- Roof – don’t forget to check if there are any damaged or missing shingles and leaks once the winter is over.
- Drainage – sometimes springtime means lots of rain. And, you want to make sure that the rainwater will flow away from your house. If you notice any puddles standing around your home for more than 24 hours, inspect your drainage. Start with your gutters. Sometimes, they may need cleaning.
- Clean out gutters.
- Inspect your chimney.
- Door and window screens – the spring is the perfect time for cleaning door and window screens. If you notice any damage, make sure to repair or replace them. You don’t want any bugs crawling in.
- Clean out gutters.
- Change the air-conditioner filter and, if necessary, get your air conditioning system serviced.
- Drain/flush your water heater.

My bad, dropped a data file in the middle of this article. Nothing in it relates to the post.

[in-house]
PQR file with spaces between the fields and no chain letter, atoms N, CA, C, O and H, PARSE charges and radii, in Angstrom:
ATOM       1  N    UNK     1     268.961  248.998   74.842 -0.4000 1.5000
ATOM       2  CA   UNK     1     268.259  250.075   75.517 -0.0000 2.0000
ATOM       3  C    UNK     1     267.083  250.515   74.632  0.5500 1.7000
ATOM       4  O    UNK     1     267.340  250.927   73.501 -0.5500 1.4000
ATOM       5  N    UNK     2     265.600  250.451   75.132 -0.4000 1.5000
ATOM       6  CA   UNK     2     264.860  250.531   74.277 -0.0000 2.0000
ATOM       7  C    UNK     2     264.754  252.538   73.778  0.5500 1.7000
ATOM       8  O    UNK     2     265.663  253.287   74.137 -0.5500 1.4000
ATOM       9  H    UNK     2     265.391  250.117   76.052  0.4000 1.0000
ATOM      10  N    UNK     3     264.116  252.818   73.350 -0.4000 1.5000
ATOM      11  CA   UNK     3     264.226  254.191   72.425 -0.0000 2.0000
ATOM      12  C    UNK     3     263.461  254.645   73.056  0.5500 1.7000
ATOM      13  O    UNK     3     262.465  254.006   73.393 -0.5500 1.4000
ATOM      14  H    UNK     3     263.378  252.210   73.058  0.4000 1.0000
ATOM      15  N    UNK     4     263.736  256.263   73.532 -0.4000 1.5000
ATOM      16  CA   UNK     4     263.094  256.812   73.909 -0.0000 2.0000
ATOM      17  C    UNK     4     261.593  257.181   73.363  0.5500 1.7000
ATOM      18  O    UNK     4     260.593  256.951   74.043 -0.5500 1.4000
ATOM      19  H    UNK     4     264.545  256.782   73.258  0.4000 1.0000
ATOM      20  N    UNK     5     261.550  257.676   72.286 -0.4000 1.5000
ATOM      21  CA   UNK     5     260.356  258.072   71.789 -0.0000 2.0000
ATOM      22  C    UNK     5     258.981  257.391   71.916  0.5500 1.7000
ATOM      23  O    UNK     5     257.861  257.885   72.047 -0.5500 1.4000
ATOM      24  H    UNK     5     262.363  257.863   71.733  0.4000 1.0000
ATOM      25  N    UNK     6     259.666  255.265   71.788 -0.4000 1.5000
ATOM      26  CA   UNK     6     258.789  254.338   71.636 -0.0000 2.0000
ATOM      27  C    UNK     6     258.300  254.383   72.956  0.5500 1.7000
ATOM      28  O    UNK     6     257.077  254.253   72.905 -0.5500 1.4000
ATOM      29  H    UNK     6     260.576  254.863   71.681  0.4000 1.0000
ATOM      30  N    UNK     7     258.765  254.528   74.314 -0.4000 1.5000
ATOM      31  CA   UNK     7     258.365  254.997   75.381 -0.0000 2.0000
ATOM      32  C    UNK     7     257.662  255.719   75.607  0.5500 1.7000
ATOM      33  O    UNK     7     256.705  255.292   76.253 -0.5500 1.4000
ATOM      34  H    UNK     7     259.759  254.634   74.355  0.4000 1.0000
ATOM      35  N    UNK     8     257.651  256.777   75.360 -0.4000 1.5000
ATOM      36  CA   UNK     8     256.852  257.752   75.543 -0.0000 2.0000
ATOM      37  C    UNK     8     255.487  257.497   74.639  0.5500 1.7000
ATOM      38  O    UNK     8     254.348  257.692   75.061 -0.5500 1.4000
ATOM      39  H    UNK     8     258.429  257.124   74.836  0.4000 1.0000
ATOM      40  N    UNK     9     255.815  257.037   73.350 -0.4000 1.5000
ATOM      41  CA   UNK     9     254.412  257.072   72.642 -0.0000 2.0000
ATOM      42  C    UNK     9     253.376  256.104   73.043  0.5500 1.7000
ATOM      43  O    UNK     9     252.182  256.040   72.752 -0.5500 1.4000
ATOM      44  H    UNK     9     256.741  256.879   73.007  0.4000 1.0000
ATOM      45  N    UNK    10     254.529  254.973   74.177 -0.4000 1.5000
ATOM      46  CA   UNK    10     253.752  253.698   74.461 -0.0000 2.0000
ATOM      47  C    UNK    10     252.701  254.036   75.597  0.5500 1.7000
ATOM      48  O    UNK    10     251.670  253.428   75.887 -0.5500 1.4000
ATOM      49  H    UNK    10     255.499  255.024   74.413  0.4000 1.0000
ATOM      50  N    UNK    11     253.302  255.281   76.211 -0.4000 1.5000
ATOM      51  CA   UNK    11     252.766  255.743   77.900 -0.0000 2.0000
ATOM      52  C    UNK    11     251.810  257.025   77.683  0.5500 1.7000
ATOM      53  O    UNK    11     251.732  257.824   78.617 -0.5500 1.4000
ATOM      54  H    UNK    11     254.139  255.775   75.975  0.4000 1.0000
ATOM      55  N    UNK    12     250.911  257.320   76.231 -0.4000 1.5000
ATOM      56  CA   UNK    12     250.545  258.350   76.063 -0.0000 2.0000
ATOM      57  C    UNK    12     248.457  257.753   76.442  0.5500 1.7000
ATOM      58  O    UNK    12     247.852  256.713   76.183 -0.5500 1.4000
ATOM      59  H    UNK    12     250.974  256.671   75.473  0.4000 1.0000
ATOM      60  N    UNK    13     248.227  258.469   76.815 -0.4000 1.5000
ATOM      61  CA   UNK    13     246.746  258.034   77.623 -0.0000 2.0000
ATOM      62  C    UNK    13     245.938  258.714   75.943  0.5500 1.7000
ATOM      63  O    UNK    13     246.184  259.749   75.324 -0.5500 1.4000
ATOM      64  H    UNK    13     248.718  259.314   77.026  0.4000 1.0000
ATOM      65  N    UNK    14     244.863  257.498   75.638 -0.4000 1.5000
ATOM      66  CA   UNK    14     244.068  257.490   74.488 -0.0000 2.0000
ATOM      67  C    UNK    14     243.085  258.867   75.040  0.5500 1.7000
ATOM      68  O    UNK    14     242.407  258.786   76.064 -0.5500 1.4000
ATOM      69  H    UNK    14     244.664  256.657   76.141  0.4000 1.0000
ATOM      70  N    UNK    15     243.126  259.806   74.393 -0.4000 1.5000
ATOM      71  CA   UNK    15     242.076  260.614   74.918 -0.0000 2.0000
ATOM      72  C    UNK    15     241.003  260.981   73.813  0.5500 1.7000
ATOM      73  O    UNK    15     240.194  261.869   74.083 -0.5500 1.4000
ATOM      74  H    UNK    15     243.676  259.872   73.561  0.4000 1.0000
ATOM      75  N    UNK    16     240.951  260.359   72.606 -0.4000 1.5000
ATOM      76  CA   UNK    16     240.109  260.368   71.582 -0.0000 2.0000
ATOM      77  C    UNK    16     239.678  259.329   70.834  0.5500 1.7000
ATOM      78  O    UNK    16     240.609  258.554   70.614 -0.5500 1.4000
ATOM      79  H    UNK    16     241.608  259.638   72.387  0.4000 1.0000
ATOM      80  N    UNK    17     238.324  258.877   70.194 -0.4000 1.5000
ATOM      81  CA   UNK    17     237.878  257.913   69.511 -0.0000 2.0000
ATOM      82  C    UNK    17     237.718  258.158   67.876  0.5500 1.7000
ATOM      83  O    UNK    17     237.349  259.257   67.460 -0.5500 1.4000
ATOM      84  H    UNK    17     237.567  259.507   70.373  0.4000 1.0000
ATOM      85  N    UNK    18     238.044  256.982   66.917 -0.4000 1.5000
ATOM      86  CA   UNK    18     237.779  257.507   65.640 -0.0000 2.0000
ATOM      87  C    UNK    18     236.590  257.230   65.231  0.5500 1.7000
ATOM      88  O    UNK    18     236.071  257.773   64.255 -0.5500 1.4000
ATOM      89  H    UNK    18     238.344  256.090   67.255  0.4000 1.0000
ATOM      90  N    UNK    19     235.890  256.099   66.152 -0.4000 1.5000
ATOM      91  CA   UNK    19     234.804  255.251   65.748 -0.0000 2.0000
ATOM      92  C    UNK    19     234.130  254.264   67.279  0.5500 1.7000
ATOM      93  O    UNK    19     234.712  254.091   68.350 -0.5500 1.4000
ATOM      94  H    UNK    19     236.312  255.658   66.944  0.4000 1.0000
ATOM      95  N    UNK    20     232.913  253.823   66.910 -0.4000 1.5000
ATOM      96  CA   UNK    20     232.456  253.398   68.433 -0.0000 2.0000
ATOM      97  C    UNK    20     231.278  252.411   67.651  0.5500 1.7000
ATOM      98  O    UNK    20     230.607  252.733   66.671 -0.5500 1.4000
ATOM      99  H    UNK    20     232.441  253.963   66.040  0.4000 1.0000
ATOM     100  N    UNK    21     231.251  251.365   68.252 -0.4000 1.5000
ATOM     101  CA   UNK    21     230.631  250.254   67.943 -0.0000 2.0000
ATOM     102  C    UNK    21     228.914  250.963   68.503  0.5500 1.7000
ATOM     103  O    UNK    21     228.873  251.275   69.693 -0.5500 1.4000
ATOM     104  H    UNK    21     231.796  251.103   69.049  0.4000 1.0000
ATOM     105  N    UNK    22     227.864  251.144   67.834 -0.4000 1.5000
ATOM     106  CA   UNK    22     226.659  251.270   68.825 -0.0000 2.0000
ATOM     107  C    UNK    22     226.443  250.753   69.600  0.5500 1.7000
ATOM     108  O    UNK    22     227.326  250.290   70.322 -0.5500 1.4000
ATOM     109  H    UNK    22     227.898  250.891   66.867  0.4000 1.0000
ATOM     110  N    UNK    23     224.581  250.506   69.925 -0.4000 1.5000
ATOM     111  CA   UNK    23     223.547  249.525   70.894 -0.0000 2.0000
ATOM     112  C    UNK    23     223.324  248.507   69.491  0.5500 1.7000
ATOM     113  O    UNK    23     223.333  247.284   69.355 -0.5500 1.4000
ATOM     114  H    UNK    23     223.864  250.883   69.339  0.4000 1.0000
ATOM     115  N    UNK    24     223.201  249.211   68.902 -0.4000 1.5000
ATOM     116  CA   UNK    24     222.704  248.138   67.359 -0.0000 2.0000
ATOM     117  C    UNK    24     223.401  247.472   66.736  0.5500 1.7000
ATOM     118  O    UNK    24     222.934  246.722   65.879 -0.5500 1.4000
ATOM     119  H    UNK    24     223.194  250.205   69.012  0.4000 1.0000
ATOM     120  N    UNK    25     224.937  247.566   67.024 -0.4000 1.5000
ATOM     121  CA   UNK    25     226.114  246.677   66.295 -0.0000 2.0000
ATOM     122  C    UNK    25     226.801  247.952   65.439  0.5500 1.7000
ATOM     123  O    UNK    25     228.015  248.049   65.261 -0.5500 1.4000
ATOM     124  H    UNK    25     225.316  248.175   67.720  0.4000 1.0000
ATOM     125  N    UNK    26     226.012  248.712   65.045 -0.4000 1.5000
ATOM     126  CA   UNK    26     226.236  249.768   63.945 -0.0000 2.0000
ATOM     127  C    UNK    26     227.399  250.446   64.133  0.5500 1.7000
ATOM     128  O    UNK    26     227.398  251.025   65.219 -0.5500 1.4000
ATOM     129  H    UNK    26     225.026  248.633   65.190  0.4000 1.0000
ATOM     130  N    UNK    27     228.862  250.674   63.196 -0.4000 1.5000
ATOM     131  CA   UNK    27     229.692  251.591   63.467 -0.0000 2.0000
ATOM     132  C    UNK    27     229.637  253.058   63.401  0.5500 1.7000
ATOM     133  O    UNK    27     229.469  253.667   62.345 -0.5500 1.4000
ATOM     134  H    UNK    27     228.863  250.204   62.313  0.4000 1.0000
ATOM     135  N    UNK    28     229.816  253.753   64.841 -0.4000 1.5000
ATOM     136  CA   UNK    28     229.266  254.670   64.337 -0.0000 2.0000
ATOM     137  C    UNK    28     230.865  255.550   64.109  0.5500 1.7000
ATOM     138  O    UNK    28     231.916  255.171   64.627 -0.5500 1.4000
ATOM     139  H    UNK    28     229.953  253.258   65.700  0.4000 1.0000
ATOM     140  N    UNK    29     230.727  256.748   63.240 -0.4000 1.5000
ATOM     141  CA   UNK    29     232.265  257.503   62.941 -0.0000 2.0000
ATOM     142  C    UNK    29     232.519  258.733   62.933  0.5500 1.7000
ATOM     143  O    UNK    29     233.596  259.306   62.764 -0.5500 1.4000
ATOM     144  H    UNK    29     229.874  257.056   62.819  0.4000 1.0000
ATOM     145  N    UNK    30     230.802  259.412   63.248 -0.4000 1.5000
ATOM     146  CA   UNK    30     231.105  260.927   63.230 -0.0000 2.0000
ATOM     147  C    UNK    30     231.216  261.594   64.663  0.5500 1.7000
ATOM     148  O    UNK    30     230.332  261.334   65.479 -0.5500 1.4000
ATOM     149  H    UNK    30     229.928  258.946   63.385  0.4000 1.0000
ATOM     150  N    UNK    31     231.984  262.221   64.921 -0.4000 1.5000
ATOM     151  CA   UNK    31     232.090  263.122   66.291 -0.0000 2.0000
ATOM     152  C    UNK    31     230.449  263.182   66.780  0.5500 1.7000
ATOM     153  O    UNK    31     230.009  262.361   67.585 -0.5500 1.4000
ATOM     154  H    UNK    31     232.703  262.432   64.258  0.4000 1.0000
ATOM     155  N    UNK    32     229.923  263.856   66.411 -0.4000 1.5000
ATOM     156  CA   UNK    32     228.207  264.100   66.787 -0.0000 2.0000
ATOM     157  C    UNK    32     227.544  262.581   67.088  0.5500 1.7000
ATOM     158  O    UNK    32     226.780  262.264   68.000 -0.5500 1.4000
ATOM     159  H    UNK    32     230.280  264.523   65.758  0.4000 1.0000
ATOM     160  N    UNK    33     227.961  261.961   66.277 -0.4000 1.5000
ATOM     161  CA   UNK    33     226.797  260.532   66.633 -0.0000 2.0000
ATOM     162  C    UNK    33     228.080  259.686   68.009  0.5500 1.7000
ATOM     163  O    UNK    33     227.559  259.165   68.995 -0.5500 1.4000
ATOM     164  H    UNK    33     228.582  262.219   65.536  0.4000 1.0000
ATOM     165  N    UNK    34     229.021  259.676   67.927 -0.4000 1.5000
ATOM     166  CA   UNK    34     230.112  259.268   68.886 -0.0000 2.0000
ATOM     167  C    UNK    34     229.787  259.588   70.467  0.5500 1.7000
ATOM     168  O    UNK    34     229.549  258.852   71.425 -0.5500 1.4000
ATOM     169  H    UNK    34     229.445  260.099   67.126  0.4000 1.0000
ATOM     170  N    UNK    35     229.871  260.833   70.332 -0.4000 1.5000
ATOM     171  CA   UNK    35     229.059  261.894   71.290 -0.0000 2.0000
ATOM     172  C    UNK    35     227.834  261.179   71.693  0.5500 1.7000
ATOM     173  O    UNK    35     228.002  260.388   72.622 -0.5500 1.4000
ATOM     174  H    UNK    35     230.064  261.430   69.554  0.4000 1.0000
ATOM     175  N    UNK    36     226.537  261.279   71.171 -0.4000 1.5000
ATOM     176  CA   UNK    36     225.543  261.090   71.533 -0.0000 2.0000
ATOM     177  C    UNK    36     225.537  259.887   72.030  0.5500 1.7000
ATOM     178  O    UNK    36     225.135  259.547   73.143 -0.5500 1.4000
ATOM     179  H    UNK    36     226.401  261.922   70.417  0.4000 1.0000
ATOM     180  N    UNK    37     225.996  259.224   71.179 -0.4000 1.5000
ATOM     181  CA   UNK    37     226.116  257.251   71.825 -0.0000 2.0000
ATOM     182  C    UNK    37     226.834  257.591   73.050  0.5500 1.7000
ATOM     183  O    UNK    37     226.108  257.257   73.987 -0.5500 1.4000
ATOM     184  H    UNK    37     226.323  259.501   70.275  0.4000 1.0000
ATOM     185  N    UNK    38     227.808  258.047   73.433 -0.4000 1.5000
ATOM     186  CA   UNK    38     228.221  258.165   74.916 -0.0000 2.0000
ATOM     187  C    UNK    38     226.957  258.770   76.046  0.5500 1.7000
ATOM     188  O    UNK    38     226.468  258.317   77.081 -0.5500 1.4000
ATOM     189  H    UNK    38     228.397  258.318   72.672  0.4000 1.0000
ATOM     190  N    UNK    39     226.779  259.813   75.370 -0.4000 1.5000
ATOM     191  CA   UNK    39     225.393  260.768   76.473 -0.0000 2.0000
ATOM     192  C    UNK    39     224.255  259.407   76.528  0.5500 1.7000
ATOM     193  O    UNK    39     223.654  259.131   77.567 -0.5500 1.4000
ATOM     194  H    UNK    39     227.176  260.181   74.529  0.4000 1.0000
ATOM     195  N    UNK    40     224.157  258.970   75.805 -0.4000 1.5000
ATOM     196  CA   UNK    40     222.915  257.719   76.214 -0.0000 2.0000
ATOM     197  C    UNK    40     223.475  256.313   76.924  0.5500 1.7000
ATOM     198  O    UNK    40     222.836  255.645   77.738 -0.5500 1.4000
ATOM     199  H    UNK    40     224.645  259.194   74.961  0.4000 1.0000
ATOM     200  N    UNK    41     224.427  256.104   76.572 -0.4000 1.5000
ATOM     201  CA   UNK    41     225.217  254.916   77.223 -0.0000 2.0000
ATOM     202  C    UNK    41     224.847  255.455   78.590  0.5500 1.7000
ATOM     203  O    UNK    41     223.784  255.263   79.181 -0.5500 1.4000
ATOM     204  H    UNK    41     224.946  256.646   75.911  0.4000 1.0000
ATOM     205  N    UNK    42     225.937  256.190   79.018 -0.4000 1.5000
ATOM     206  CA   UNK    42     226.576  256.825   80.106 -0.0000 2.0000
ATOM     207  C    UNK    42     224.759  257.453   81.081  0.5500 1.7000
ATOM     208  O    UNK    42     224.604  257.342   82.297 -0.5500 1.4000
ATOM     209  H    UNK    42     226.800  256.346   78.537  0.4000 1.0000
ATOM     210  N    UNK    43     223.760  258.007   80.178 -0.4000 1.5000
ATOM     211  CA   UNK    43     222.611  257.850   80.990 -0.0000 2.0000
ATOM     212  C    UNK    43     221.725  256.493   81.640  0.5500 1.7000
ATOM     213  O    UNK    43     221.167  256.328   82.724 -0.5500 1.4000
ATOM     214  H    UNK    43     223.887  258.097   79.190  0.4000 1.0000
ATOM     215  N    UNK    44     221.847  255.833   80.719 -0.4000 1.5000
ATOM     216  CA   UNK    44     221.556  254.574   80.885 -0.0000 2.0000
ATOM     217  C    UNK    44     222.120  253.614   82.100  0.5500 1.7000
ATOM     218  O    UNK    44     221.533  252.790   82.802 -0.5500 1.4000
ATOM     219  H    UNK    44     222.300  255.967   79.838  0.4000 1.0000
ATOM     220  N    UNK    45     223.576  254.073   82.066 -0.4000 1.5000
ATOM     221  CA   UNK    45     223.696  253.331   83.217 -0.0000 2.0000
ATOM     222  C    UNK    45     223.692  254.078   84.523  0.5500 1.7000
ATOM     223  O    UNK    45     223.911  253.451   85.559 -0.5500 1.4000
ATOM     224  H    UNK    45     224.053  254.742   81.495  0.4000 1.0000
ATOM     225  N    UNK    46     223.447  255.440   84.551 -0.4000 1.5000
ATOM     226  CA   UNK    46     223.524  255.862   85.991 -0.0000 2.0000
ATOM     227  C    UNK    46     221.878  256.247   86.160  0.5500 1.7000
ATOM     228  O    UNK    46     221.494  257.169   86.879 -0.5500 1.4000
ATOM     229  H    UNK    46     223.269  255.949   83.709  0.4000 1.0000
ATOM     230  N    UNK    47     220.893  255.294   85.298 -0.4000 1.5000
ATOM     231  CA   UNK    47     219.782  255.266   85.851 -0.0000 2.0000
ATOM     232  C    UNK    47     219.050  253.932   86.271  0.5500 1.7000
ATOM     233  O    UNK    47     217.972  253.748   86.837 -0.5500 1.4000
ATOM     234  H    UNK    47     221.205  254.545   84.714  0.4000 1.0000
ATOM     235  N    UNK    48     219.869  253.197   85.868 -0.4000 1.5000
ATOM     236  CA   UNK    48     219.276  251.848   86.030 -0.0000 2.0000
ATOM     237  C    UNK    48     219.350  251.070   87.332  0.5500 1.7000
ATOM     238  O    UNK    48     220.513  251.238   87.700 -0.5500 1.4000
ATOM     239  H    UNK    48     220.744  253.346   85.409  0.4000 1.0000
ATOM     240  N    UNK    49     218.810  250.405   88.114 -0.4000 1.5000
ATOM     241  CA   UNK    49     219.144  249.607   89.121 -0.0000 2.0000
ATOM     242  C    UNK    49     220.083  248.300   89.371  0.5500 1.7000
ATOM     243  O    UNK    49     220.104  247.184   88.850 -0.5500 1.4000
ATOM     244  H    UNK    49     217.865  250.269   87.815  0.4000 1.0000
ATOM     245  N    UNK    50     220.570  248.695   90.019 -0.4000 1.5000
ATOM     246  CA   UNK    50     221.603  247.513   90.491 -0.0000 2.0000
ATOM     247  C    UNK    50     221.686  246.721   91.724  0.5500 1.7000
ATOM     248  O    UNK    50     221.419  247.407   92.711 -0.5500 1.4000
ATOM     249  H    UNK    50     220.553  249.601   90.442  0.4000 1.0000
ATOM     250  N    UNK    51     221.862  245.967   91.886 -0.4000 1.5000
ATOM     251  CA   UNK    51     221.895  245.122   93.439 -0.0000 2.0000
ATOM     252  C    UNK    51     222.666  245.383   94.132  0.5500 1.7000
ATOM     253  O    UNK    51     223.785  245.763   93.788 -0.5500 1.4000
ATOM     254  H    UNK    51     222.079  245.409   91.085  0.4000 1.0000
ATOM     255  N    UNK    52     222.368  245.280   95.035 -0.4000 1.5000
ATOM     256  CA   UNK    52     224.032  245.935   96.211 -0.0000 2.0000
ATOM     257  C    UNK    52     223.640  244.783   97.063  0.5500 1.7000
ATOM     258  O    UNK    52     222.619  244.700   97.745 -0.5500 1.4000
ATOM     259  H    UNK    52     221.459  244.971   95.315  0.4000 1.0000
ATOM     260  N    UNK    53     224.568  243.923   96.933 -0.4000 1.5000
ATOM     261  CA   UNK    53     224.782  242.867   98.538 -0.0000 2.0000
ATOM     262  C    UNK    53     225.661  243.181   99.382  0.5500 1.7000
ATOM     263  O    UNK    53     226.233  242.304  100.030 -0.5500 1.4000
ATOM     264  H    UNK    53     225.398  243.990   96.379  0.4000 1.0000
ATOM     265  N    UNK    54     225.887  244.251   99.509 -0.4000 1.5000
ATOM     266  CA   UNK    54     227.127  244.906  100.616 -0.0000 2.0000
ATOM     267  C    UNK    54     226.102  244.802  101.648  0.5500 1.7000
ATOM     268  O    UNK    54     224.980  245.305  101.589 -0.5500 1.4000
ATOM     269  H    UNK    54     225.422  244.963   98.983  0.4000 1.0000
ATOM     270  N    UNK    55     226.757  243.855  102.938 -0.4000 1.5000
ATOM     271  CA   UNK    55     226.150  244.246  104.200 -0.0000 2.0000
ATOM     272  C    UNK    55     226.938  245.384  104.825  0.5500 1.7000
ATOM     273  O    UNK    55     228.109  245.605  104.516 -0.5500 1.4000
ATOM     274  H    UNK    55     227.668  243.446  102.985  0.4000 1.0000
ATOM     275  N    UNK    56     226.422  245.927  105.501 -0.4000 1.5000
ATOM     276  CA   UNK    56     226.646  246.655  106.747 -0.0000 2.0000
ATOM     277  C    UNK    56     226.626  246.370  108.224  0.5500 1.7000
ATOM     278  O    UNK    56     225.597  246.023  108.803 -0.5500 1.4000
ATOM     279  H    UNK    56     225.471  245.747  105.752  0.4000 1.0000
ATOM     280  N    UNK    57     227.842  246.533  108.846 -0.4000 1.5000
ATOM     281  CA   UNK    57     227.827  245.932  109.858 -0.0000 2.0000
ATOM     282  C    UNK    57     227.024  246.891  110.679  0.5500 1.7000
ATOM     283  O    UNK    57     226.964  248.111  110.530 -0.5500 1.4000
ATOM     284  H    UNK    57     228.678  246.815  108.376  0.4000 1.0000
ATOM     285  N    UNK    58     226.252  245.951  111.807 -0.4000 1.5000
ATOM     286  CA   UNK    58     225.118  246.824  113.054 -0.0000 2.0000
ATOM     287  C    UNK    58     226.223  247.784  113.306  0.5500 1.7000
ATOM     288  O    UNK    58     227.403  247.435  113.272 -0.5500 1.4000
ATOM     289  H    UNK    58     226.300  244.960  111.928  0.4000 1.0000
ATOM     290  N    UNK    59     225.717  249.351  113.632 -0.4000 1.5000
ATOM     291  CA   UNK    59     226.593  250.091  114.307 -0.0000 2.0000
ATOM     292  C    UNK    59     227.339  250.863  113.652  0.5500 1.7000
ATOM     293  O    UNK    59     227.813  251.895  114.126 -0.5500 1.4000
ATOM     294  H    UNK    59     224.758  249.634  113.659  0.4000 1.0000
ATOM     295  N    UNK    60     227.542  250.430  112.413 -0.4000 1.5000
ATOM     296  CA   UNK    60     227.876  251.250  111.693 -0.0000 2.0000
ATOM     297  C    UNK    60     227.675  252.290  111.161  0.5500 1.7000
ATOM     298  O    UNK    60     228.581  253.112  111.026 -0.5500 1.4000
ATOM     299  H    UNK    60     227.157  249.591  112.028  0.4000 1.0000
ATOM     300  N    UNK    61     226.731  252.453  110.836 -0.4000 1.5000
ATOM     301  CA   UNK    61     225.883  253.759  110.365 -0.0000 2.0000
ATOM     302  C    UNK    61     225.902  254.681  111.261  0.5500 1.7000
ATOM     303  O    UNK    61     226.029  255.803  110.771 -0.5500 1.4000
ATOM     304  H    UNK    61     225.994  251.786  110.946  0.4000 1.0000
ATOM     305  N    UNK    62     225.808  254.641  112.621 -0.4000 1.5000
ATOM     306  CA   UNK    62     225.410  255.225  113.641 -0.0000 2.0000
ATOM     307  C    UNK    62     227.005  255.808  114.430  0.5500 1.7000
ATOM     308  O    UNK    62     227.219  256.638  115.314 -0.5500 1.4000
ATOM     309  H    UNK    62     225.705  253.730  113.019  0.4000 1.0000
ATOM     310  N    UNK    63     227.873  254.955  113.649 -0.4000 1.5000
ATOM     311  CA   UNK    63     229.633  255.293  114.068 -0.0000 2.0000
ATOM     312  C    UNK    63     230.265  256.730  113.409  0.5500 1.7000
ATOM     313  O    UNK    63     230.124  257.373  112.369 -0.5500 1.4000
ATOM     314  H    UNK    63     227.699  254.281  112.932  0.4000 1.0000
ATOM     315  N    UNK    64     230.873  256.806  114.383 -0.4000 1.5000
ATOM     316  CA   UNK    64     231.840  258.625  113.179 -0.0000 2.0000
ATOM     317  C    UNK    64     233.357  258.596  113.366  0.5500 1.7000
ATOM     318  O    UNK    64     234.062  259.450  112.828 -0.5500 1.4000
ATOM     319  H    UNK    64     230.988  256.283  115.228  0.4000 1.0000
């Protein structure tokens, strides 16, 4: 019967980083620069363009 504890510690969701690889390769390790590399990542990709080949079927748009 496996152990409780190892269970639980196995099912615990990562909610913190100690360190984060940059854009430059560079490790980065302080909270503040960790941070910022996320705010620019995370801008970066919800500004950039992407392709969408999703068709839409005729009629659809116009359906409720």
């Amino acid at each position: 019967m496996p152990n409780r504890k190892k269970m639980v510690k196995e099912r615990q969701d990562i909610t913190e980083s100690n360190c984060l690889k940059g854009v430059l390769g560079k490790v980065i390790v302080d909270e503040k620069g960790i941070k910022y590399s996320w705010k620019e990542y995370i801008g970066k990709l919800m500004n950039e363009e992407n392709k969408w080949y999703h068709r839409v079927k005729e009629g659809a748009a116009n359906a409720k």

- Fertilize your lawn and clear any dead plants or shrubs. Believe it or not, dead plants can cause damage if they find their way into cracks and holes. If you have decorative vines, make sure to scrutinize them.
- Check sprinkler heads and remove insulation from outdoor faucets.
Summer is great for focusing on the exterior of your home, including your lawn and garden.
- Garage – maintaining your garage should be your summer ritual. Start by oiling the garage door opener, chain, and all door hinges. Then clean all the dust thoroughly and throw away all the items you don’t anymore. Keeping your garage clean will extend its life.
- Deck/Patio – summer is a great time to take care of your deck or patio. Usually, it needs just a thorough wash. But, if you notice any loose boards, make sure to repair them. Also, consider whether your deck needs re-staining.